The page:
by Lauren Orsini,
I originally wanted to review Bakumatsu Rock because I am a huge fan of musical anime. From Gravitation to Nerima Daikon Brothers, and of course, the musical episode of Excel Saga, it's easy to forgive a lot of shortcomings if the music is good.
That's why I'm starting to warm up to Bakumatsu Rock. If you think of it as a sort of music video come to life—and based on a rhythm game, that's essentially what it is—it's much easier to enjoy the ride.
In this episode, the government has decided that rock music isn't so bad after all, and hires a thinly disguised Ryouma and friends to rock out with the government sanction. Yes, even though the entire plot until now has been that the government promotes pop idols while jailing rock musicians. To make matters worse, Ryouma and his friends remove their disguises during a government-sponsored concert, and somehow they don't get in any trouble at all! Yes, despite their faces being on wanted posters all over Japan, they are free to go home at the episode's conclusion without any jail time.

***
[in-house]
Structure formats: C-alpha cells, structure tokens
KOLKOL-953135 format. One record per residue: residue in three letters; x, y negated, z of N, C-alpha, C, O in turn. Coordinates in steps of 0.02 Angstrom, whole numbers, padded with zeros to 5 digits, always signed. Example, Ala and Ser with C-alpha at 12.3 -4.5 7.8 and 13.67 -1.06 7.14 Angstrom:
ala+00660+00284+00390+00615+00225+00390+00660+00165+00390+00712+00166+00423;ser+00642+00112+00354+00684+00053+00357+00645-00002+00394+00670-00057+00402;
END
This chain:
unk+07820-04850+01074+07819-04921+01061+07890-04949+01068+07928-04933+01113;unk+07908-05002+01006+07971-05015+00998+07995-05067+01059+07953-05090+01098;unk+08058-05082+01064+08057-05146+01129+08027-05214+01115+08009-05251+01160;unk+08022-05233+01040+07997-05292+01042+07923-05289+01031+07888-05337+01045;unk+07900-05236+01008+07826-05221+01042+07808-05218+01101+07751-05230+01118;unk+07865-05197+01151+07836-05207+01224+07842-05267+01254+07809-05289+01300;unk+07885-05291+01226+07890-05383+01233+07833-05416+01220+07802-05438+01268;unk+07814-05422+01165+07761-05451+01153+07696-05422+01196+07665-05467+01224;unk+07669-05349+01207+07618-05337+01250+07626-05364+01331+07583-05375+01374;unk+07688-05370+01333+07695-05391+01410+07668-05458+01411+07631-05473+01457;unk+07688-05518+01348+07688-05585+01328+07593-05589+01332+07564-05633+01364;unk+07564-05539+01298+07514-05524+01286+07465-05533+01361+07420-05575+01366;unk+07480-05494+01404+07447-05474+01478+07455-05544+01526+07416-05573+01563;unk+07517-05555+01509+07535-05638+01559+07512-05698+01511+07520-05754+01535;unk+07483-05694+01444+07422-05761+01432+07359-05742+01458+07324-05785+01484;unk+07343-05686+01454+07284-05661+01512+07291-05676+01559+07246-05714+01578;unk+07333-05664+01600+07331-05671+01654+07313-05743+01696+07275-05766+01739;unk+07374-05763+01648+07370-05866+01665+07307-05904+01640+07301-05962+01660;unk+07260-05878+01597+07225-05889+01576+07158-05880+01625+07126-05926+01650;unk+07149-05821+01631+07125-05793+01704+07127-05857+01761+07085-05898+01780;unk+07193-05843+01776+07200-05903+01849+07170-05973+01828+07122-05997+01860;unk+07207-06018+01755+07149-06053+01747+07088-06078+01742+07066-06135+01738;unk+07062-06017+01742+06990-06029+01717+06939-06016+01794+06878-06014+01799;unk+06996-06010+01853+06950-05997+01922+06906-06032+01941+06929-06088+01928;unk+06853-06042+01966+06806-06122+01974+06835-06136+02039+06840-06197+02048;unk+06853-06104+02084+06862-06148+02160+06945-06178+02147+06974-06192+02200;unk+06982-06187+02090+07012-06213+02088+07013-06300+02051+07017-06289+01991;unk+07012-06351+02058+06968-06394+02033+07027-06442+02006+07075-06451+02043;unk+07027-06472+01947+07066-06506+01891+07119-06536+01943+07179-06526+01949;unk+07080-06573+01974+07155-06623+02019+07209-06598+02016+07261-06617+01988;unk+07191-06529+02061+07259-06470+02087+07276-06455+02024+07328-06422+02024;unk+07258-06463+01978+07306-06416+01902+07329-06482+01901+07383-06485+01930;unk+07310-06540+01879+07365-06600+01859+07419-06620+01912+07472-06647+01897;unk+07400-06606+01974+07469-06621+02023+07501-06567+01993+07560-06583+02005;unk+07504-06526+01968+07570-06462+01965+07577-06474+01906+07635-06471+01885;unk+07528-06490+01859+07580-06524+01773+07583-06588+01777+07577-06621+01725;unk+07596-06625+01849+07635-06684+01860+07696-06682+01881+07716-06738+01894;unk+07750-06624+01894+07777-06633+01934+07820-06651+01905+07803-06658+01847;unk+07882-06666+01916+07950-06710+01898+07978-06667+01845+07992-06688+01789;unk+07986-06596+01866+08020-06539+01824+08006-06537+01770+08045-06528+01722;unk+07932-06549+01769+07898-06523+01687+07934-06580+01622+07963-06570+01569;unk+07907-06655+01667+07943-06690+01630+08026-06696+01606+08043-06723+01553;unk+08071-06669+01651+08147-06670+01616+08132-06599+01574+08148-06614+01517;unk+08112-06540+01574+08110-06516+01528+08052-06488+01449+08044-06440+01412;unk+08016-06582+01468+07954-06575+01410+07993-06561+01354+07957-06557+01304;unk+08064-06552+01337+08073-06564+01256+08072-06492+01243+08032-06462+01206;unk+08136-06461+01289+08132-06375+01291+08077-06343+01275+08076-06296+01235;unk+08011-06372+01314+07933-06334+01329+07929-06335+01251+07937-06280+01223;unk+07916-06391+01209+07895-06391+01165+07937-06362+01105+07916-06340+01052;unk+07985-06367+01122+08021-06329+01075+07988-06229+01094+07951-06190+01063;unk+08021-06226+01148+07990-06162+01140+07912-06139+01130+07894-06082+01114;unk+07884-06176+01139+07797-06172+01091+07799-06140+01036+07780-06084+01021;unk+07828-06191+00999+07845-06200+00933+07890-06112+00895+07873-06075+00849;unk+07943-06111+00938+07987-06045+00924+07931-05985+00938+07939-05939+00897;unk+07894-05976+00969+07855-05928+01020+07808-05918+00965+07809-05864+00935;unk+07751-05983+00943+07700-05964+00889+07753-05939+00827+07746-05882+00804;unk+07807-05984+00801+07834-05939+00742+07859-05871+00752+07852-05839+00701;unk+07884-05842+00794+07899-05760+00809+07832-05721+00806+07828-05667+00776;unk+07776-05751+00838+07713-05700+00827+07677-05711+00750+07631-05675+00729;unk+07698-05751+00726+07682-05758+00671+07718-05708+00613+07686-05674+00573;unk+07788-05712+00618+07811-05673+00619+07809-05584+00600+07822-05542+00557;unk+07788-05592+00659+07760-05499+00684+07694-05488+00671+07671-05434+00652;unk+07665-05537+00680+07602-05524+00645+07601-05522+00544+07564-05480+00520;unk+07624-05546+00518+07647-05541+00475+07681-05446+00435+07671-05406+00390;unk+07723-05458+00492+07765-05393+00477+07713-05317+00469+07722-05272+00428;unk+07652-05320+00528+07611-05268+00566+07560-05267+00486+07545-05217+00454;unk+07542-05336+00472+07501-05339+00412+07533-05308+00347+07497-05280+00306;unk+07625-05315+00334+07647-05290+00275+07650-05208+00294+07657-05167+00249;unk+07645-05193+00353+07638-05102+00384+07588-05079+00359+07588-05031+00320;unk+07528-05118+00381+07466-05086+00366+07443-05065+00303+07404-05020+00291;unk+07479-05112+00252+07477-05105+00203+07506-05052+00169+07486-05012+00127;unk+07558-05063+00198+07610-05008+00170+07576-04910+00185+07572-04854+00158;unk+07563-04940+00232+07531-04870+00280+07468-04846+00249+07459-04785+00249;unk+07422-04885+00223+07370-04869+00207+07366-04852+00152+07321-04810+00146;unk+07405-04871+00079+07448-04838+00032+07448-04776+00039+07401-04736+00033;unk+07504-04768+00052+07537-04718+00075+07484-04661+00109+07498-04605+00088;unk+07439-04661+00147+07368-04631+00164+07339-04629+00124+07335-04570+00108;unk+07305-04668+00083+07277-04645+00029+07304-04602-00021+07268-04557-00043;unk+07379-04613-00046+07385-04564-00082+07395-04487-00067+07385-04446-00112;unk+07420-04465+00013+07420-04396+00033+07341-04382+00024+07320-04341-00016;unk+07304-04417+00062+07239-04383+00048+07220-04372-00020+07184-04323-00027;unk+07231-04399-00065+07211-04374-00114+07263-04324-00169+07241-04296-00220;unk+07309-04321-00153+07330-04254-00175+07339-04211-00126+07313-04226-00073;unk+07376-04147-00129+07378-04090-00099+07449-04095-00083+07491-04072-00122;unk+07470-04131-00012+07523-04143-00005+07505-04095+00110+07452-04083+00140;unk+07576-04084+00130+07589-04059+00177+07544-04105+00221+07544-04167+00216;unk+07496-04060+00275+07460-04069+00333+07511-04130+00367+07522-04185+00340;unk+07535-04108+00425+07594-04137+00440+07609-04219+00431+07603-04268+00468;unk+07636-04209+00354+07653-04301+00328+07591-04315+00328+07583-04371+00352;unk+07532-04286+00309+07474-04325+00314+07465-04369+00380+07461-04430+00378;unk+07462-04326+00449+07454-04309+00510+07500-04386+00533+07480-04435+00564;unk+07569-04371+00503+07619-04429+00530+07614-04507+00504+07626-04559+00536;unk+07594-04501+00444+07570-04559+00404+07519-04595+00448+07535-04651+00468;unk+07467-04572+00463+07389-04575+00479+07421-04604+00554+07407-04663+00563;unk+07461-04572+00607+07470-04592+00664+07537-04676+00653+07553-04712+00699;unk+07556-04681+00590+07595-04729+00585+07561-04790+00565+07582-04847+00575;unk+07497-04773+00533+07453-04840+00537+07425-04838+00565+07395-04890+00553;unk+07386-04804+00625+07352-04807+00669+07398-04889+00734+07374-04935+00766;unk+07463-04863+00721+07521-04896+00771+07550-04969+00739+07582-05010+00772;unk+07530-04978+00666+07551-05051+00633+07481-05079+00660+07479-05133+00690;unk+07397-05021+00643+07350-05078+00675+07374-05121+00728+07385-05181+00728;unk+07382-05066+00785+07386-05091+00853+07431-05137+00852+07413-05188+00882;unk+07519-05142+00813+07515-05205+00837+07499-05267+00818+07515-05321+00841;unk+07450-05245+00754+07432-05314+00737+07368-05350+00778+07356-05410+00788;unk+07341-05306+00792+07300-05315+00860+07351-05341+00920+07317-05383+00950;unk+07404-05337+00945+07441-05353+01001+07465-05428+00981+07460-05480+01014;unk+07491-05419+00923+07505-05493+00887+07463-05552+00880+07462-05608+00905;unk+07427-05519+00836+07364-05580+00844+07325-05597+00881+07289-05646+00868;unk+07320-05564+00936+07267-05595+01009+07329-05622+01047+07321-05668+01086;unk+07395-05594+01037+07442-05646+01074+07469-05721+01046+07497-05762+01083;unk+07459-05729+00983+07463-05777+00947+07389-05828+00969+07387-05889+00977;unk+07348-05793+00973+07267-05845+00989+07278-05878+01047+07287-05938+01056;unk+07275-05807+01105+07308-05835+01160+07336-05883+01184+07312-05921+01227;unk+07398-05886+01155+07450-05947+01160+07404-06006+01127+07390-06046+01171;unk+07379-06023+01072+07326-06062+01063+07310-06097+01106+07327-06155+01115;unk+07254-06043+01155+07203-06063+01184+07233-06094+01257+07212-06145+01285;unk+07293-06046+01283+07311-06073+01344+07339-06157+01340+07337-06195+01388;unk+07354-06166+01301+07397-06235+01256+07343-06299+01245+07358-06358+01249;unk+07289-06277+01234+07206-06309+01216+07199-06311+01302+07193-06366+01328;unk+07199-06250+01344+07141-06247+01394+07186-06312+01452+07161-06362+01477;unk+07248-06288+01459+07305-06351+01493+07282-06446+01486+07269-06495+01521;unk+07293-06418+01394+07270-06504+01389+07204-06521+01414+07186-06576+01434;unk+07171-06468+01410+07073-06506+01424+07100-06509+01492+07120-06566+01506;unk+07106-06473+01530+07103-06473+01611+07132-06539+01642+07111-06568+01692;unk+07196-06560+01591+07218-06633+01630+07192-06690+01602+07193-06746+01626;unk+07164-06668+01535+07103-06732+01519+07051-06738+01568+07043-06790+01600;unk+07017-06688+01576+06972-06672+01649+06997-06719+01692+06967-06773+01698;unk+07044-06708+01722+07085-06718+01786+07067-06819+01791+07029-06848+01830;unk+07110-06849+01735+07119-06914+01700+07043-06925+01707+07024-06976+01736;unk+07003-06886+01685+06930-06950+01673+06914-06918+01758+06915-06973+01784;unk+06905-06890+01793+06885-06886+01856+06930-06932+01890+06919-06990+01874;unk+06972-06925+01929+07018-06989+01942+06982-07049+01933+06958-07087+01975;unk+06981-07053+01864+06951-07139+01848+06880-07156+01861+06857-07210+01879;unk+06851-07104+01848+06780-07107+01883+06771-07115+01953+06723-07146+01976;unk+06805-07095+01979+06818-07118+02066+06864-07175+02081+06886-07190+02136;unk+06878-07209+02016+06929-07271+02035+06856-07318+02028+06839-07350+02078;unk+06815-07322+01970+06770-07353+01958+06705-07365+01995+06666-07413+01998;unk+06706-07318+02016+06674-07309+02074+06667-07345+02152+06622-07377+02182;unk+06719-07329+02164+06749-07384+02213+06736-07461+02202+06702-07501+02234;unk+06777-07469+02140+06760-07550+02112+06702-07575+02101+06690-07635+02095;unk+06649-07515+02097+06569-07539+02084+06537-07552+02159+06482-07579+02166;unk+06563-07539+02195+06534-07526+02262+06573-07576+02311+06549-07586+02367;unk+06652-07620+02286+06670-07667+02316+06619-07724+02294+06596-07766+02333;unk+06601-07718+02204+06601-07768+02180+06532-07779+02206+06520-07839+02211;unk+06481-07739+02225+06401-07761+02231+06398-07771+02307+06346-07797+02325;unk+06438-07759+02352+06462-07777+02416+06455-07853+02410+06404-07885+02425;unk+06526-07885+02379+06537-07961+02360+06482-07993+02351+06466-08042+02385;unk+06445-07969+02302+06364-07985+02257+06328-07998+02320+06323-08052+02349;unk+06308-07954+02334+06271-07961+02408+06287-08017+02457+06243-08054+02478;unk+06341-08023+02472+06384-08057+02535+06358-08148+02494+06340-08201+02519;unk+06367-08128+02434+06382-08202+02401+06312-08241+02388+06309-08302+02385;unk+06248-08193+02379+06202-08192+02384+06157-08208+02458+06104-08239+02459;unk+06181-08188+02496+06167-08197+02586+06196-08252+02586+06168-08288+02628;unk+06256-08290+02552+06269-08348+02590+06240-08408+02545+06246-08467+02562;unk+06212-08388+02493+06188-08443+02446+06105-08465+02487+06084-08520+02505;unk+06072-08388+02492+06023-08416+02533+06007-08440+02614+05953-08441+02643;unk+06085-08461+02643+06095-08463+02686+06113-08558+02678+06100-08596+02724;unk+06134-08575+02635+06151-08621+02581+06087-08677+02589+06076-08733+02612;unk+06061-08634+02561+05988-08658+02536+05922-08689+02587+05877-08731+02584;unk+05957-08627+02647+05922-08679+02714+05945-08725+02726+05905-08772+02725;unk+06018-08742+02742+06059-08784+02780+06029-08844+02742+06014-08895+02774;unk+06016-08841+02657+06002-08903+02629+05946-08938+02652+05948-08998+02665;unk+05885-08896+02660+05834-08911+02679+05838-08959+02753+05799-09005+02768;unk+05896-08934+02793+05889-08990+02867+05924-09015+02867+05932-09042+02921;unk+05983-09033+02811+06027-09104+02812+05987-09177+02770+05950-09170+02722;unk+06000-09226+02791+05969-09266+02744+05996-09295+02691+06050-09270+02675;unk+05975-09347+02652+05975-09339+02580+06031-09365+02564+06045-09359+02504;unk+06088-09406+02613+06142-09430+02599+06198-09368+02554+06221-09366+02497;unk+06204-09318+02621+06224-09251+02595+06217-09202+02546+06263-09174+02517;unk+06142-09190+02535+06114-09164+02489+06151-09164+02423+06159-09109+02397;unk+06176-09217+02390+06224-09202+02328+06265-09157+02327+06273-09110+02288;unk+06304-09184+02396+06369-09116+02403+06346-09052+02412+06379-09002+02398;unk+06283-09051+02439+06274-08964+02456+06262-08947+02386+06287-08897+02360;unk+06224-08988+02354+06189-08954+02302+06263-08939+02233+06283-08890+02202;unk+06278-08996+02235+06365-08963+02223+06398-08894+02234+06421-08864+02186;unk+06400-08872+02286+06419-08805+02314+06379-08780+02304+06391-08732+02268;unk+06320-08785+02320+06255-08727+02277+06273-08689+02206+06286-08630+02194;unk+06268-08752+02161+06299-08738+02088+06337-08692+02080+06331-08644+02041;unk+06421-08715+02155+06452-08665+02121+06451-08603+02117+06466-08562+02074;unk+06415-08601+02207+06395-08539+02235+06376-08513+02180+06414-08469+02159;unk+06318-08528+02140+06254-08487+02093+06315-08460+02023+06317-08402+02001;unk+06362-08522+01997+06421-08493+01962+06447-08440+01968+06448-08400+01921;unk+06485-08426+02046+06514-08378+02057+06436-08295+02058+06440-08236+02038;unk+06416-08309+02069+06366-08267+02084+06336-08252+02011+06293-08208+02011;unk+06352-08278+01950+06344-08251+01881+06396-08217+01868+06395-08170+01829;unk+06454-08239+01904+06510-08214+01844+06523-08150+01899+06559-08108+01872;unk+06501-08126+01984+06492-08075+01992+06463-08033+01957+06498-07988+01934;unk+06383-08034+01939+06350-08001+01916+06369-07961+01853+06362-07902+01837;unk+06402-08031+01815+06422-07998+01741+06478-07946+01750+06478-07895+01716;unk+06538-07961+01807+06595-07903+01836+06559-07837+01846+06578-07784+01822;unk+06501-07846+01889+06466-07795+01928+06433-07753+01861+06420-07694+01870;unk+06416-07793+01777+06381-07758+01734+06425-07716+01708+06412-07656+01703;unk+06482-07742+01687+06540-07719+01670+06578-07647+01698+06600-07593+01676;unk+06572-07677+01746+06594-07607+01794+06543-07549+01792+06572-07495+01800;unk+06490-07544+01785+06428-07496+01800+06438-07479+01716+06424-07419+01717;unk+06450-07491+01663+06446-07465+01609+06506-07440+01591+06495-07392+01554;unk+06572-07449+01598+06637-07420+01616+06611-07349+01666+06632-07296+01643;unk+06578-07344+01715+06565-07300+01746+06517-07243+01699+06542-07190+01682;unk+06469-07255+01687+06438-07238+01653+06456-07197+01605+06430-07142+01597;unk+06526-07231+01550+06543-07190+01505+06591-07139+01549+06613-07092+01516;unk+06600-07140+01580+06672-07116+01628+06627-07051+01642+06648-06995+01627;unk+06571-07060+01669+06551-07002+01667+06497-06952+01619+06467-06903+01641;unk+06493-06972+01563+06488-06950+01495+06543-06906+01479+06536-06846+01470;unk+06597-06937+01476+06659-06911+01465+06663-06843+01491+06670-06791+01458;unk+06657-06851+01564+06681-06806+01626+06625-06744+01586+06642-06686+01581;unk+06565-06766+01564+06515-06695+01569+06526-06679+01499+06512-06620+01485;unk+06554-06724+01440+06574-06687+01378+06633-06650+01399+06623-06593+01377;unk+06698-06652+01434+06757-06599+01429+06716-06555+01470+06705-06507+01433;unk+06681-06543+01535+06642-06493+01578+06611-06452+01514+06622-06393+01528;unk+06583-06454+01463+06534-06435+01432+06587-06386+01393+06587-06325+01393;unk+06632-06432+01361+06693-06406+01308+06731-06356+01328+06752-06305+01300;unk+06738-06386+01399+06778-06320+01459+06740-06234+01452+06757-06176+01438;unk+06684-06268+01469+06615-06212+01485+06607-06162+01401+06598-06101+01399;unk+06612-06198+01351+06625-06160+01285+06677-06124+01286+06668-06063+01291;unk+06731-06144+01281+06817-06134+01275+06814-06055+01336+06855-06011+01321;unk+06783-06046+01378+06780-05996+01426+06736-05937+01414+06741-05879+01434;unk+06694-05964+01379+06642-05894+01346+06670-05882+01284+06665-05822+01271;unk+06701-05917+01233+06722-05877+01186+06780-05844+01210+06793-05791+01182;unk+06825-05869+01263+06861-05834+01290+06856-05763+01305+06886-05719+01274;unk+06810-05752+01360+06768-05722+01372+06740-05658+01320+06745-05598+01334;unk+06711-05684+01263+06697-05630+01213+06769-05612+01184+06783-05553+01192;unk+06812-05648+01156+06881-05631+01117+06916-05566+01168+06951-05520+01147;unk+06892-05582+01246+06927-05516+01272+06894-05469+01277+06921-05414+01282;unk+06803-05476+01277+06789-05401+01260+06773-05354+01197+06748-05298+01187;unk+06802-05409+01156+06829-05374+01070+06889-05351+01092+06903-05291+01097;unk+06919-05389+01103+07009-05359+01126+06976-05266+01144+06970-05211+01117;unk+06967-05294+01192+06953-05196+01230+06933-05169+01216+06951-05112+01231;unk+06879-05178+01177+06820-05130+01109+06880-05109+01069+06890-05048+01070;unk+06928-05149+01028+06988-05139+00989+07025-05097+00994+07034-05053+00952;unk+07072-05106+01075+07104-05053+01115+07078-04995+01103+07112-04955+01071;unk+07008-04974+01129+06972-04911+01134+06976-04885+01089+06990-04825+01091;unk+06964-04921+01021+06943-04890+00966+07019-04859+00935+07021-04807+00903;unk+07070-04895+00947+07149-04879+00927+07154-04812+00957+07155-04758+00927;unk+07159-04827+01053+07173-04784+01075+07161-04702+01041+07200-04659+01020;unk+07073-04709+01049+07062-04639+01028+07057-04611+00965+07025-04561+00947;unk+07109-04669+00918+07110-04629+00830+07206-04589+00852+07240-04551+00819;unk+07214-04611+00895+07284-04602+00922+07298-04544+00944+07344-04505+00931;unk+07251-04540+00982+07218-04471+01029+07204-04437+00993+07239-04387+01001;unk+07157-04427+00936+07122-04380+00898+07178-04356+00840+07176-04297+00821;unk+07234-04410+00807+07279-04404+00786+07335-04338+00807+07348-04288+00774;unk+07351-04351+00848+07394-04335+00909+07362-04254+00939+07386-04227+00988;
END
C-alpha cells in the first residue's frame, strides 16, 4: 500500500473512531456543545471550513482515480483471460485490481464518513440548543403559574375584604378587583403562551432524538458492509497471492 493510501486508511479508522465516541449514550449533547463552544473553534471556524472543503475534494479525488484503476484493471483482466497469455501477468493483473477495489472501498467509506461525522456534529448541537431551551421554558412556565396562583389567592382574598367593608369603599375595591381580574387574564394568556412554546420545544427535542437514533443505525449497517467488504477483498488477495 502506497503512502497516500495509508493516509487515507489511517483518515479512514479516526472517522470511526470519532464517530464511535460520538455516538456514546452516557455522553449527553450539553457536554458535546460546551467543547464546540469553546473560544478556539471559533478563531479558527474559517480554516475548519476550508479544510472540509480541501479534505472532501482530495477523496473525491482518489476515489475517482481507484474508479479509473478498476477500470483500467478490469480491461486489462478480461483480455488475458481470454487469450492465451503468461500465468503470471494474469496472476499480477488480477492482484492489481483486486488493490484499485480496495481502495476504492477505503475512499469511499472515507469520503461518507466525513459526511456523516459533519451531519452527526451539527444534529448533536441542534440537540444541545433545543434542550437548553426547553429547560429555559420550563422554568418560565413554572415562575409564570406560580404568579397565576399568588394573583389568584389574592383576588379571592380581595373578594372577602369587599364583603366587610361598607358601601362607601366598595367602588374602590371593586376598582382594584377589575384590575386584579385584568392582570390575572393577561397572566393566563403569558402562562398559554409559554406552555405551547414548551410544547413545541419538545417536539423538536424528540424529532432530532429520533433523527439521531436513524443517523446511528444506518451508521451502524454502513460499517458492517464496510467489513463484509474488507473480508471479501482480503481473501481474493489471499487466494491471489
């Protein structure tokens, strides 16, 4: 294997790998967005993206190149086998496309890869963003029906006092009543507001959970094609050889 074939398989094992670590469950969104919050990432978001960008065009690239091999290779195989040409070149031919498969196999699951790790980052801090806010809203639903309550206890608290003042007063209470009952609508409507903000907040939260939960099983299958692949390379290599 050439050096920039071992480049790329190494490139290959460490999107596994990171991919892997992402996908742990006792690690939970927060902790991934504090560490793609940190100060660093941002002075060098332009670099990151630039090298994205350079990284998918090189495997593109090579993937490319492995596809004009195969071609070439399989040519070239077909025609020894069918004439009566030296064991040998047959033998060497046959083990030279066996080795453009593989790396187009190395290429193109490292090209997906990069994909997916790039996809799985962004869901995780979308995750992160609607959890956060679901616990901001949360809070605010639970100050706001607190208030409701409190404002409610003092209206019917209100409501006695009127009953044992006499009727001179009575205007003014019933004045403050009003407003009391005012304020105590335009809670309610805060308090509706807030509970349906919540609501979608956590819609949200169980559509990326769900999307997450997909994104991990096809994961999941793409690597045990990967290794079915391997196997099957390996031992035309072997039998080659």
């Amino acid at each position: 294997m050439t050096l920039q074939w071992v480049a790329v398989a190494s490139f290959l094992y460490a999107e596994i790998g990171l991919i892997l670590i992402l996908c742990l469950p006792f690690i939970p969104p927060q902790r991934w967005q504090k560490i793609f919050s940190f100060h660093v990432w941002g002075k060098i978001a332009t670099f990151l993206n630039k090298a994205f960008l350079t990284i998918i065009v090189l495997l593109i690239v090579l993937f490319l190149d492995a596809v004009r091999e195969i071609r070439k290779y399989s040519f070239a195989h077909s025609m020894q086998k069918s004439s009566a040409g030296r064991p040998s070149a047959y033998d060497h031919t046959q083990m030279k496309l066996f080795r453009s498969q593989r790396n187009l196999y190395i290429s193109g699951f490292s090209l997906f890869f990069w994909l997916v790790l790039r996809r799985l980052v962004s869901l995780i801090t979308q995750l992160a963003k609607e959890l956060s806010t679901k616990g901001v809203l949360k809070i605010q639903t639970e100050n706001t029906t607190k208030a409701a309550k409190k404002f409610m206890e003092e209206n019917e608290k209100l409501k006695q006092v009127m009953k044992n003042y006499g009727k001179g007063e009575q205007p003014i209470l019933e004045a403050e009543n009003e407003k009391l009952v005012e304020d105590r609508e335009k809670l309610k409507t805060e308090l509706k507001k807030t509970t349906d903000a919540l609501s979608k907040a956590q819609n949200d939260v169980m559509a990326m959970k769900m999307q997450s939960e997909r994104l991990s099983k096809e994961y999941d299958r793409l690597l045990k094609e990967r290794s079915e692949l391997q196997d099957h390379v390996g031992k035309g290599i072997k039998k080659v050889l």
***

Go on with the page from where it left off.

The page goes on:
This plot is held together with Scotch tape. It's not deep or thought-provoking. But if you're here for good music and great character design, you'll find it. Like with most anime musicals, there's just a handful of tunes that get replayed over and over, but they're an irresistible rock-pop blend and I'm not tired of them yet.
Bakumatsu Rock didn't become a popular video game for nothing—it has compelling avatars and a fun soundtrack to make it stand out. The anime has done a great job building a gorgeous world around them, too. The juxtaposition of producers and contracts with samurai and palanquins create a captivating, if ridiculously inaccurate, backdrop. The anachronisms become more and more bearable each week due to their tongue-in-cheek nature.
Bakumatsu Rock isn't taking itself seriously, and you don't have to take it seriously either. Enjoy the boys and music and feel free to turn your brain off whenever the plot takes center stage.
Bakumatsu Rock is currently streaming on Crunchyroll.
Lauren writes about anime and journalism at Otaku Journalist.
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